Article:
Reflections of New Minnesotans: East Africa and the politics of international giving


I have been torn on what charities to support with the famine in East Africa. I am wary of supporting the aid culture, but I also understand that this is a crisis that needs the world’s urgent financial response. As it turns out, a few friends were also looking to identify effective ways to contribute to the drought/famine crisis. You can read more about the East Africa Relief project here, but for now listen as we discuss smart giving, poverty porn, the politics of international aid and climate change.

Quotes from the show:

There is a serious sustainability question. People are helping, but how they help is an important conversation to have because there are certain aid models that really damage the communities in question and have long-term ramifications that again, create cyclical cycles of dependency that isn’t very solutions-oriented. – Ramla Bile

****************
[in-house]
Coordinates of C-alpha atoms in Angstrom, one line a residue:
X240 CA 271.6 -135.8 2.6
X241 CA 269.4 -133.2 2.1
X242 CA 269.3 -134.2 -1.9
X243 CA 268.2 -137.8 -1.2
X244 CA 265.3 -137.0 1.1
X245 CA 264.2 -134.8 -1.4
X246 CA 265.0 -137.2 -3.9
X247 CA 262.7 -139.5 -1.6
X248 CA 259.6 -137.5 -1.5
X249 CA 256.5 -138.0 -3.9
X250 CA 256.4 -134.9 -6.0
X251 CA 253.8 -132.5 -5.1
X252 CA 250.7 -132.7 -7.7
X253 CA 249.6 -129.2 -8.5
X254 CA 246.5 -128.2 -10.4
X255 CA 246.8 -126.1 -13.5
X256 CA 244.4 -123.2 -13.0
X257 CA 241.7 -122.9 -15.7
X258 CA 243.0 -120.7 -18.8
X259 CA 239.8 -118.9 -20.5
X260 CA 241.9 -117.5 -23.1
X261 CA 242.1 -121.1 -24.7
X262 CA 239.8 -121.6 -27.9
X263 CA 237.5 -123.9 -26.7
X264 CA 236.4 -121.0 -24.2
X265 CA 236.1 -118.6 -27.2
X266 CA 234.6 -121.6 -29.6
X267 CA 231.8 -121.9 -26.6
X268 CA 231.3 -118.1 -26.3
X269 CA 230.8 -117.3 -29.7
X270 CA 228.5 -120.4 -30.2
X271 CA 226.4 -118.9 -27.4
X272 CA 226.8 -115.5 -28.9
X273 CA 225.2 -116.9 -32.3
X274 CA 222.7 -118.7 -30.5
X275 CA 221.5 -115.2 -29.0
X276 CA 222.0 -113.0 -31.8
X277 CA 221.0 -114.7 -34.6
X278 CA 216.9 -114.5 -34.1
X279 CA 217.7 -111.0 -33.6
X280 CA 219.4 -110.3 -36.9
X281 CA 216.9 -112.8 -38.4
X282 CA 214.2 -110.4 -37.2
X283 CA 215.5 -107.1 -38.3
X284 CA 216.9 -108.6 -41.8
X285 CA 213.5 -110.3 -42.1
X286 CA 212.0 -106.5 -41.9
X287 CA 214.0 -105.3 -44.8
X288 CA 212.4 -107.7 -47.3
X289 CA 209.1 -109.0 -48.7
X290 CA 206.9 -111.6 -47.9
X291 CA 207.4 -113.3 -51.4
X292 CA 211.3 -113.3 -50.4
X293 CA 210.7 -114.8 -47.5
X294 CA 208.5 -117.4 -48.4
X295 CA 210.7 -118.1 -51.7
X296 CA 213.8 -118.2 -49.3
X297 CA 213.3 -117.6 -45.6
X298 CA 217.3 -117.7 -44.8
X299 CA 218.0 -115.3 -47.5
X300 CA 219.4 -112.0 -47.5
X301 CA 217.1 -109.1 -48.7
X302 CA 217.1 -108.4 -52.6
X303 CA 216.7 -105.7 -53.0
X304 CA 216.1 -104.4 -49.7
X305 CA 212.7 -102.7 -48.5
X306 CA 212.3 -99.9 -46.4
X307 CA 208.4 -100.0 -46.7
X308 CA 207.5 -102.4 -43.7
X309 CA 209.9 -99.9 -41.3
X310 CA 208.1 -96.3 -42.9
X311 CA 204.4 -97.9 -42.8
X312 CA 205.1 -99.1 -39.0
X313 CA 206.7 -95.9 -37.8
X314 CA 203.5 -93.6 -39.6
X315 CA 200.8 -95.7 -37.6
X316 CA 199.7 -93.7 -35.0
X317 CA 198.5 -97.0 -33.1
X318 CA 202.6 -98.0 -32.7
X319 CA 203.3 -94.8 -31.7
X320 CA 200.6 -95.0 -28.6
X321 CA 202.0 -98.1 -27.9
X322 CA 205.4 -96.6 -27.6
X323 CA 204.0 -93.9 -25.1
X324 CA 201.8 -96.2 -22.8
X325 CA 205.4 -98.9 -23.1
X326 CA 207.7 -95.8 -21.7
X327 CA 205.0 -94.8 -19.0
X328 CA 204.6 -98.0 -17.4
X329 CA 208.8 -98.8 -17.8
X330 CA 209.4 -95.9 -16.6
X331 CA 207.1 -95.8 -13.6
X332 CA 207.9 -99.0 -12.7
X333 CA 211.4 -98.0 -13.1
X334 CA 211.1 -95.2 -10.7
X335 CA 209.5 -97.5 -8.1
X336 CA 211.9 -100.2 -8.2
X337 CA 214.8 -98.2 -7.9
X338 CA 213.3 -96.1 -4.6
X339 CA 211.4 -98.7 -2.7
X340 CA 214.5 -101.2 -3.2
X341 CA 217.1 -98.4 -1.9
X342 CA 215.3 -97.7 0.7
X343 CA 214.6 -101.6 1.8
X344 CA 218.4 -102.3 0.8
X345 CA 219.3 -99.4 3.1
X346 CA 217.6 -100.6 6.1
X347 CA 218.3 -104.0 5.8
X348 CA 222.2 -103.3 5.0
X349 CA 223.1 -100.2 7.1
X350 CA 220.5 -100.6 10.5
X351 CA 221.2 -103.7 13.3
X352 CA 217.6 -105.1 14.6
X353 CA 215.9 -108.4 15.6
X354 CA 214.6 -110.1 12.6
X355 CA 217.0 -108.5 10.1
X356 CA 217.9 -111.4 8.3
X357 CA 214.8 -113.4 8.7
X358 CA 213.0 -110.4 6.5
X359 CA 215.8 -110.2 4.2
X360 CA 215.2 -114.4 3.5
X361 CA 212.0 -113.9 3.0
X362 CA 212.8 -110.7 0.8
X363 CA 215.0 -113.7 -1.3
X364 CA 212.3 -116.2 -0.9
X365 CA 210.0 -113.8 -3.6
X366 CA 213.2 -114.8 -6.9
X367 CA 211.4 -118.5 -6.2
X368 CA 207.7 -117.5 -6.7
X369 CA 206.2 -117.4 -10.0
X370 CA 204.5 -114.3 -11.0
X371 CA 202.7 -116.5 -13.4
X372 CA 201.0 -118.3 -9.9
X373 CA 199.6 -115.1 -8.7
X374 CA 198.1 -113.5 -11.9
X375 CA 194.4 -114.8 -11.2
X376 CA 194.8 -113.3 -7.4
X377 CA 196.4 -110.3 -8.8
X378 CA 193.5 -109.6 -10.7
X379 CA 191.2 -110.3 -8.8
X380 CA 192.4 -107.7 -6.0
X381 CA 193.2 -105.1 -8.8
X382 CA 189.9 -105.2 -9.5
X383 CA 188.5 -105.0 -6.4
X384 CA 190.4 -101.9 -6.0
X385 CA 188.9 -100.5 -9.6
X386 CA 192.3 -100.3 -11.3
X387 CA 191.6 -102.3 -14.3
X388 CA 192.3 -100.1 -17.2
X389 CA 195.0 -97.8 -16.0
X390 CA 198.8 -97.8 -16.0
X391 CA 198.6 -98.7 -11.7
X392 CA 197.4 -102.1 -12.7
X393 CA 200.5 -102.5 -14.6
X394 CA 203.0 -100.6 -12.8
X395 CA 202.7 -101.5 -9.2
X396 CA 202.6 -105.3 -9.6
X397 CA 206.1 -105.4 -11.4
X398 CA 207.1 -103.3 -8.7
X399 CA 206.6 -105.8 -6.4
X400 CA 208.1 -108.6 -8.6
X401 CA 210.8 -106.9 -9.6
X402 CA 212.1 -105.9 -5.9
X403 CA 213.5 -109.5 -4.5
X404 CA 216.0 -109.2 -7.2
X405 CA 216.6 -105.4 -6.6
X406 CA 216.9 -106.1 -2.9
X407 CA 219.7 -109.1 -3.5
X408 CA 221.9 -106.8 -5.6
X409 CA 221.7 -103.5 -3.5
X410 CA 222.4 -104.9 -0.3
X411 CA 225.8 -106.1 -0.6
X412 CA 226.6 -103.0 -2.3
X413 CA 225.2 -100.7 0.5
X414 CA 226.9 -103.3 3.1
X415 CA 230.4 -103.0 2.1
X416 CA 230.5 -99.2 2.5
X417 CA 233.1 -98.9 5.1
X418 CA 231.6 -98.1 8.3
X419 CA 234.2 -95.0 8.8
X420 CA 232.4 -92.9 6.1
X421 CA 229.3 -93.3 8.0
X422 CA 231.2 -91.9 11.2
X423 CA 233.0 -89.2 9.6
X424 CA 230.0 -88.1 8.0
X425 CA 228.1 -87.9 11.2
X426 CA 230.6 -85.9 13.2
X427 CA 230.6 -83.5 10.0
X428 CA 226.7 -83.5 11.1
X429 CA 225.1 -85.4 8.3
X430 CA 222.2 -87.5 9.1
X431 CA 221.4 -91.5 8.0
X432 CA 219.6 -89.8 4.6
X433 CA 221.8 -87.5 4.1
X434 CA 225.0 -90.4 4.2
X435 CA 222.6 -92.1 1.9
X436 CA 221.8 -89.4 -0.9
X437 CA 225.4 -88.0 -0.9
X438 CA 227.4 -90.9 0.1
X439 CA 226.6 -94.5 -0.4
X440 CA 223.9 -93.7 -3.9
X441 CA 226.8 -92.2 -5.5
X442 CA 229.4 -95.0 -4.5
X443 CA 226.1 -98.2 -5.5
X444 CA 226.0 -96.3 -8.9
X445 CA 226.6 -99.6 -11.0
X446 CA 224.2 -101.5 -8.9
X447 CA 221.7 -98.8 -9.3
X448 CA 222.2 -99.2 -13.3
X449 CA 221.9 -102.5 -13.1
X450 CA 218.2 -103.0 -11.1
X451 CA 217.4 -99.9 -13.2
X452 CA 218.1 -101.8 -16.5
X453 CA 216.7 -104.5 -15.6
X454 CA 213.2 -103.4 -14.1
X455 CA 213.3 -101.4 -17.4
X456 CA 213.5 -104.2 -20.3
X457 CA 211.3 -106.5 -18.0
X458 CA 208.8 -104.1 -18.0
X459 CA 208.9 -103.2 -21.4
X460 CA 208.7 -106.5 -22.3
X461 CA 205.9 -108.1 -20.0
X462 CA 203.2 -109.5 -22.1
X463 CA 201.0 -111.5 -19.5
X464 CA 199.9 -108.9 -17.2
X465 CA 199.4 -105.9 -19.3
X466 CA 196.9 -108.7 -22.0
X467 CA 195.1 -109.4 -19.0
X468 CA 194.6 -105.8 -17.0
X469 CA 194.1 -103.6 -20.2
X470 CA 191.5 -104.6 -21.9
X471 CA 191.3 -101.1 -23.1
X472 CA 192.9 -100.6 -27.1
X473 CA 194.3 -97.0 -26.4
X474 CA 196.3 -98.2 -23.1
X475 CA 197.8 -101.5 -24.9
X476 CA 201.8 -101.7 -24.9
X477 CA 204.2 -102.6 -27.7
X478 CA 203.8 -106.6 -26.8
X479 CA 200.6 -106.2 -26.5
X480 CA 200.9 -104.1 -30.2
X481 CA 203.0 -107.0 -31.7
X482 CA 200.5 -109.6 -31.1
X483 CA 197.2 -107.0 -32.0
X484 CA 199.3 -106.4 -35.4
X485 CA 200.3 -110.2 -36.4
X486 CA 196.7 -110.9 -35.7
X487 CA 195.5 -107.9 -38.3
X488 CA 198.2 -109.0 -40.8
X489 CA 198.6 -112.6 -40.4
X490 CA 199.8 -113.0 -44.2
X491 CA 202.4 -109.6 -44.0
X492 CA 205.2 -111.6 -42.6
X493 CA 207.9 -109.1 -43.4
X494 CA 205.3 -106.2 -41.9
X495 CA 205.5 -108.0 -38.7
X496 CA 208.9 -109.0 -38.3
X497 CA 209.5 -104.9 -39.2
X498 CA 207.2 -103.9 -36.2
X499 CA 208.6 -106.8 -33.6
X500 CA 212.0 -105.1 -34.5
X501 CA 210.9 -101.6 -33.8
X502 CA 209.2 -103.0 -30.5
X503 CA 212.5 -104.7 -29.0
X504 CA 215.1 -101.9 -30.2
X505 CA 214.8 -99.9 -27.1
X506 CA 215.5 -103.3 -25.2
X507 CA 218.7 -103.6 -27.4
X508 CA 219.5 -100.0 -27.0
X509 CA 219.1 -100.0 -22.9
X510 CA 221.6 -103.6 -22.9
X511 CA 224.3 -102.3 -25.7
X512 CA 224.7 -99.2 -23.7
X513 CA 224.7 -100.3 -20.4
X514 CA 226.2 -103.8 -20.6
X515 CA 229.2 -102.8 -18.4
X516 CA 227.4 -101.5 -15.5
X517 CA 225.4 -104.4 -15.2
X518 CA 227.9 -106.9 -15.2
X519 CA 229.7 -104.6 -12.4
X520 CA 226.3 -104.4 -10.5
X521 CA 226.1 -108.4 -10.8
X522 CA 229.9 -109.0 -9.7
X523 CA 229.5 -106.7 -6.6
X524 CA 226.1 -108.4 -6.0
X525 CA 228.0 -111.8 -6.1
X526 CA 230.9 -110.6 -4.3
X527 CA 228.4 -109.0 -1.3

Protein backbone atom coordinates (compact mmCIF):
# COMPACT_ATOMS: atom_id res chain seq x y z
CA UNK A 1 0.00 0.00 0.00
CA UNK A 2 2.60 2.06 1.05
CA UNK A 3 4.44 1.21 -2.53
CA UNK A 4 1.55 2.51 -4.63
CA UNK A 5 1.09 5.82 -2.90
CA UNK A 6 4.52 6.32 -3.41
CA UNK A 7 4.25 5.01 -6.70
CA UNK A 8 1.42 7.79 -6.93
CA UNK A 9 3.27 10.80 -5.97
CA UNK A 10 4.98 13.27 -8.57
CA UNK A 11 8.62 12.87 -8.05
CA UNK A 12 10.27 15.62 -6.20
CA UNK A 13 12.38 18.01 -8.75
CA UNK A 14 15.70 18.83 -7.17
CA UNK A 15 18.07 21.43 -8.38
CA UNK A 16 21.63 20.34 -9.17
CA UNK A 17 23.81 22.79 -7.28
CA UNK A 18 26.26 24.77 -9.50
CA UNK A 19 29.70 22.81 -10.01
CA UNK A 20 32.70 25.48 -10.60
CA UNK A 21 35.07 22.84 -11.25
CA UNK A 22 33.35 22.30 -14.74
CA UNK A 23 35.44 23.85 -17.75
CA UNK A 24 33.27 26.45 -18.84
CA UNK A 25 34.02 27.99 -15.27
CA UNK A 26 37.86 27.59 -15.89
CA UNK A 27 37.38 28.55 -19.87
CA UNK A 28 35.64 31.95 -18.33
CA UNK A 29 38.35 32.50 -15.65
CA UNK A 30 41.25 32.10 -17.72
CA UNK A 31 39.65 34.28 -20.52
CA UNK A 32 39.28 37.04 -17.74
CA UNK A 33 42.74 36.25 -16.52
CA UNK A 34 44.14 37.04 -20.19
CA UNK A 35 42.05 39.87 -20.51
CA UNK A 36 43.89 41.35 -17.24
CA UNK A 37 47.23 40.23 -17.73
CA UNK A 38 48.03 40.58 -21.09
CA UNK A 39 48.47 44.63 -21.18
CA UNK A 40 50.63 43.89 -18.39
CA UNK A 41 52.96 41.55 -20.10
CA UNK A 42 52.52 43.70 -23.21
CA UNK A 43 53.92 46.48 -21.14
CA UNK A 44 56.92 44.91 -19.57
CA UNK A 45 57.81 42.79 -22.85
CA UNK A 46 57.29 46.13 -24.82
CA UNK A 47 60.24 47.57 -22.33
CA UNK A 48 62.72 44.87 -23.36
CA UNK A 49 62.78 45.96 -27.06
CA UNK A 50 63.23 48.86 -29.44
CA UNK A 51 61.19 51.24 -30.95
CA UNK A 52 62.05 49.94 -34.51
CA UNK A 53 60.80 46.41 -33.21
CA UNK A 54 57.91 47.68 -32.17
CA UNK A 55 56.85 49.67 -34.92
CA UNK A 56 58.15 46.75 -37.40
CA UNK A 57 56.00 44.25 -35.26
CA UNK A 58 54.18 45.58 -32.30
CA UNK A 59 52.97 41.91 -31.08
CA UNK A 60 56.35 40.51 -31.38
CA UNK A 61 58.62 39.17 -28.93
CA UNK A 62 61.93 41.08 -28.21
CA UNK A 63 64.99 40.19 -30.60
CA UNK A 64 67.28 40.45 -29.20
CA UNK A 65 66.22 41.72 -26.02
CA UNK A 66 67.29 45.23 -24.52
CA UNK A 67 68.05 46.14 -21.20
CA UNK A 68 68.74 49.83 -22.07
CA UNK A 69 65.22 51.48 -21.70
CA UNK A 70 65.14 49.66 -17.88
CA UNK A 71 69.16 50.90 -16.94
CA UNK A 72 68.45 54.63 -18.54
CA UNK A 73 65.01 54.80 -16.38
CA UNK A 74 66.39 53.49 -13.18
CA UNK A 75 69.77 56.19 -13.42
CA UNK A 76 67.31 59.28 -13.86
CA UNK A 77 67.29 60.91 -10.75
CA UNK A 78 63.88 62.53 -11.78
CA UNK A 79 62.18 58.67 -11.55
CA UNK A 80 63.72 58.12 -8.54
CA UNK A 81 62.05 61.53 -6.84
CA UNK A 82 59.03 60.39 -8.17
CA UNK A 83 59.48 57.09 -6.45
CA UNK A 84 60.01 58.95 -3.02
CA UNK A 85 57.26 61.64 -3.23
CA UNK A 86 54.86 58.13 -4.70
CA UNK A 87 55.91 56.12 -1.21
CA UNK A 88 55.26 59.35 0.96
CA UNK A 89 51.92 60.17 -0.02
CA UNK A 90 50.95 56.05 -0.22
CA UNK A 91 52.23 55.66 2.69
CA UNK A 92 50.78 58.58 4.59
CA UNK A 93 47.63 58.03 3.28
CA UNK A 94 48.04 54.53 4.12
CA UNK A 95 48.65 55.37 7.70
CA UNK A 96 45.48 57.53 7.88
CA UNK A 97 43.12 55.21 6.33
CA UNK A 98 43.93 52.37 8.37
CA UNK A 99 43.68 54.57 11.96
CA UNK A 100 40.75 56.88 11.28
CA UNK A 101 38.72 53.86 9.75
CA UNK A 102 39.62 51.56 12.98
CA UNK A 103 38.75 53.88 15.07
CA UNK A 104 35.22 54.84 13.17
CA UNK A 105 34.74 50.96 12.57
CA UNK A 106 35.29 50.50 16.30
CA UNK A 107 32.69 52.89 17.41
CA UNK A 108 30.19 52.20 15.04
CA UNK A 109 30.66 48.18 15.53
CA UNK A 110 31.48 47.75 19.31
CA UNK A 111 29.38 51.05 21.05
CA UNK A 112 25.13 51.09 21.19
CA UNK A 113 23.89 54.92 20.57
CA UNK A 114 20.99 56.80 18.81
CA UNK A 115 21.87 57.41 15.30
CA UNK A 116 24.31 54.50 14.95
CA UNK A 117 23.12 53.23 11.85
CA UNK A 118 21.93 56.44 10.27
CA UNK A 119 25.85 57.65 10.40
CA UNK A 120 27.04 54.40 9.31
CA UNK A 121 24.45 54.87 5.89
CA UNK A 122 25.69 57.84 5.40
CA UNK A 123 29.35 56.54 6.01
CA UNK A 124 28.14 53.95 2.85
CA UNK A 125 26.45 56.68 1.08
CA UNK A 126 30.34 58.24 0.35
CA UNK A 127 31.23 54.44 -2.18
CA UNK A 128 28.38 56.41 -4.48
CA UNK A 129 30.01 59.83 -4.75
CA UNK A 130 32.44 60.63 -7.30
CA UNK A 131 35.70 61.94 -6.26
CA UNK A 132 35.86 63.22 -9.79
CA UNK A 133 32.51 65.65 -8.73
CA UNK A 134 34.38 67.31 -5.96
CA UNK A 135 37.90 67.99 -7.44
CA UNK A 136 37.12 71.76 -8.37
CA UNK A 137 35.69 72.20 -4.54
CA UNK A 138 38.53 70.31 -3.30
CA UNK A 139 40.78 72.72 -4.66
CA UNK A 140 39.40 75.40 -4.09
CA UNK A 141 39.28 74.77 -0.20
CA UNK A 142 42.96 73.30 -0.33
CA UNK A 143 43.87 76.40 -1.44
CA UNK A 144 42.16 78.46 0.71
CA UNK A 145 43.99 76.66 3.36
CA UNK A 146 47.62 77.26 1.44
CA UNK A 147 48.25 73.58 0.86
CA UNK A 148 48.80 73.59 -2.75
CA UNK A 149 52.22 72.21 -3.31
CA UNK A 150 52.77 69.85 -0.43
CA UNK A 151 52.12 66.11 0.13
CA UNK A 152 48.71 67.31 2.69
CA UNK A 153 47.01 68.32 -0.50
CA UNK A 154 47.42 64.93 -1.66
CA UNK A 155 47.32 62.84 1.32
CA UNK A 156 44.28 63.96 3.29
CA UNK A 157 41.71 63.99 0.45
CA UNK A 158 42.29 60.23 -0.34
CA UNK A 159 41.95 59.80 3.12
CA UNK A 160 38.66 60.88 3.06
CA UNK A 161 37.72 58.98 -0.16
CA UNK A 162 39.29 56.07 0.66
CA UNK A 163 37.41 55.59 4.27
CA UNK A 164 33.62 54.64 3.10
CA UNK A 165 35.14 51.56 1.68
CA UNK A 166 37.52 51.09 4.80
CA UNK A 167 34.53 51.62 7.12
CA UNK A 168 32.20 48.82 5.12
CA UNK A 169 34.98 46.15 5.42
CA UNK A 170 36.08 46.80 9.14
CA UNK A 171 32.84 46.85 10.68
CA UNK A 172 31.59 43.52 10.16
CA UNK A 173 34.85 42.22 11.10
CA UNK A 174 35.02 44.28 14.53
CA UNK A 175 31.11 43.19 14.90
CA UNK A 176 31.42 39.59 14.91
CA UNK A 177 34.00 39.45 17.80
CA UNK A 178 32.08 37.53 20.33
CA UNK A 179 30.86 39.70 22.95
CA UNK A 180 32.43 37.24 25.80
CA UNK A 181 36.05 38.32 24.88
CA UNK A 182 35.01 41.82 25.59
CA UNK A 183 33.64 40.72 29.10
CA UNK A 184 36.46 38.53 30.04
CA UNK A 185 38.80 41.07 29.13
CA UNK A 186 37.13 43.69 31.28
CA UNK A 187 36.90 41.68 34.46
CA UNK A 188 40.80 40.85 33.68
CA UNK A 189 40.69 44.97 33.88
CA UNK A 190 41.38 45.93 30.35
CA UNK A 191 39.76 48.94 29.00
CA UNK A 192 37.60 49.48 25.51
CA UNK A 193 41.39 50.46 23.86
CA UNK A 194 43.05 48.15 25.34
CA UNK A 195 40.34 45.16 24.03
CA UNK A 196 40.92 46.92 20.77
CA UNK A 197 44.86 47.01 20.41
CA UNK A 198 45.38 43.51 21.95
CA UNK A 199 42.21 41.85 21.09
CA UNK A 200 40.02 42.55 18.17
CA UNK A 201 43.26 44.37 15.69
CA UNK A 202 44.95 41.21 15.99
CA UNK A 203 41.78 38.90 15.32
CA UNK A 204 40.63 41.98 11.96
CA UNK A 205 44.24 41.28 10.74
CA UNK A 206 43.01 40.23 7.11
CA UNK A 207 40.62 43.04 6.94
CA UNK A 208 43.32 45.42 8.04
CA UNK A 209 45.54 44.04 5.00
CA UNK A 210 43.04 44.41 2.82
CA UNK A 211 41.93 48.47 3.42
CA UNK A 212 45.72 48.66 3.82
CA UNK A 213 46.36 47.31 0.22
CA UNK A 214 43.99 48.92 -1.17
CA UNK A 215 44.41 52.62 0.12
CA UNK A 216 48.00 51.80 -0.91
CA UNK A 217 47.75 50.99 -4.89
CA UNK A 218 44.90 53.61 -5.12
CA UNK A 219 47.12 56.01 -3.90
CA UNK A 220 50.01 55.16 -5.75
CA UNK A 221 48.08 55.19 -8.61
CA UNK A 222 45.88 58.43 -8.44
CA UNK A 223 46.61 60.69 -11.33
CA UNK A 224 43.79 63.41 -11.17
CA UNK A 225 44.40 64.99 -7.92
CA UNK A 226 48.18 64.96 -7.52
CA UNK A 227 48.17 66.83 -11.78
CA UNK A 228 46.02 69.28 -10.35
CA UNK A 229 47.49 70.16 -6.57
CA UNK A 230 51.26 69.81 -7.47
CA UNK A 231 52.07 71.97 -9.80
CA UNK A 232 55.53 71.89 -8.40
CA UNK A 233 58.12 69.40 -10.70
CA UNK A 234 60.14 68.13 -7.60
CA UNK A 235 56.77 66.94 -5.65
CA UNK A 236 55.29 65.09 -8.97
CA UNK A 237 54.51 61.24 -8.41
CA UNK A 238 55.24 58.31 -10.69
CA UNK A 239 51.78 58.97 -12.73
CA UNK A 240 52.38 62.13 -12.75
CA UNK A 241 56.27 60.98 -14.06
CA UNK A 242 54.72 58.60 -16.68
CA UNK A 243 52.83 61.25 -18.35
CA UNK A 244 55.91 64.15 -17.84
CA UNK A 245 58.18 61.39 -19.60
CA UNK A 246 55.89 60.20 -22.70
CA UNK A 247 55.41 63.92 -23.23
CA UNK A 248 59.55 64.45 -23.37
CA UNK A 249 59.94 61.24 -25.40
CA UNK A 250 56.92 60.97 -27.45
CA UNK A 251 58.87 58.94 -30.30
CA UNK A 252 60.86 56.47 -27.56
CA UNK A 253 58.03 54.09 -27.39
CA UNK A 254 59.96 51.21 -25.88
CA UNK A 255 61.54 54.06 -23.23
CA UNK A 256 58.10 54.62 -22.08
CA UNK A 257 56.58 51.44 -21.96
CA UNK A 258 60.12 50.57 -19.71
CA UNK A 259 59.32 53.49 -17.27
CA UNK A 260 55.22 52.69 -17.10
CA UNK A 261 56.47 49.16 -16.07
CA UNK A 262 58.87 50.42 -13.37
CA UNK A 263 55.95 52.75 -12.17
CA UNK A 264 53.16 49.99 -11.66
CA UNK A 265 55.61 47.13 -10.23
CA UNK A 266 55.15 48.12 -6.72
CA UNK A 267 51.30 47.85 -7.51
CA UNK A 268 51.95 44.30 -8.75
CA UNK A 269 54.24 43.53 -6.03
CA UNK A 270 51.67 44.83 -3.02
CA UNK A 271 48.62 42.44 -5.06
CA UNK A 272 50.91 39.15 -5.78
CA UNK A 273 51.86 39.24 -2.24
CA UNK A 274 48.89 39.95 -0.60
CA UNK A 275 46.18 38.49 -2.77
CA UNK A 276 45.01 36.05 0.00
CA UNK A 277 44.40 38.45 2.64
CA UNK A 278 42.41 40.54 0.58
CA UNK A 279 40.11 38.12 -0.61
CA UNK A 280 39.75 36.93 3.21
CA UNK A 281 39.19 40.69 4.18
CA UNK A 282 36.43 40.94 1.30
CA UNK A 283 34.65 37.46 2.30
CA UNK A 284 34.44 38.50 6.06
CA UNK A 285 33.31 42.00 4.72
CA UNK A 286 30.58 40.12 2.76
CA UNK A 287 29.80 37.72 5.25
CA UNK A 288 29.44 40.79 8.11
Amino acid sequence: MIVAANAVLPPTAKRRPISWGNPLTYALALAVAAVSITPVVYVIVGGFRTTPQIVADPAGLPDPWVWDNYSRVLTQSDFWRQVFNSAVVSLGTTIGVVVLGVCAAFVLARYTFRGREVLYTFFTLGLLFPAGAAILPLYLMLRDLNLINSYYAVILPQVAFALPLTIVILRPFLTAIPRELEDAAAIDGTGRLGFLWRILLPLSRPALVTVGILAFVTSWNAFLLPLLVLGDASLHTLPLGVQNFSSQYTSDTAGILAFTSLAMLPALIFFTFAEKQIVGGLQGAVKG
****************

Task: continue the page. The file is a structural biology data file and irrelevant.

There’s been several reports in various media outlets that the Ethiopian government has been withholding aid from the Ogaden area of Ethiopia, which is an area that has been against the government. Human Rights Watch produced a report last year called “development without freedom, how aid underwrites repression in Ethiopia.” The Ethiopia government is using access to aid as a weapon to control people and crush dissent. – Aman Obsiye

As I look at these pictures, a lot of times the impression that people get is that they are passive victims and that they are not part of the solution and this is an ongoing thing when it comes to Africa. And it’s not the right approach one should take. – Sharmarke Jama

One of the biggest criticisms of aid agencies is that they have created this dependency where people are not doing things that would sustain them. Instead, you’re relying on aid and you’re not developing your infrastructure, you’re not developing your farms, you’re not developing your agricultural industry and that’s very important to address. – Me.

[Audio below]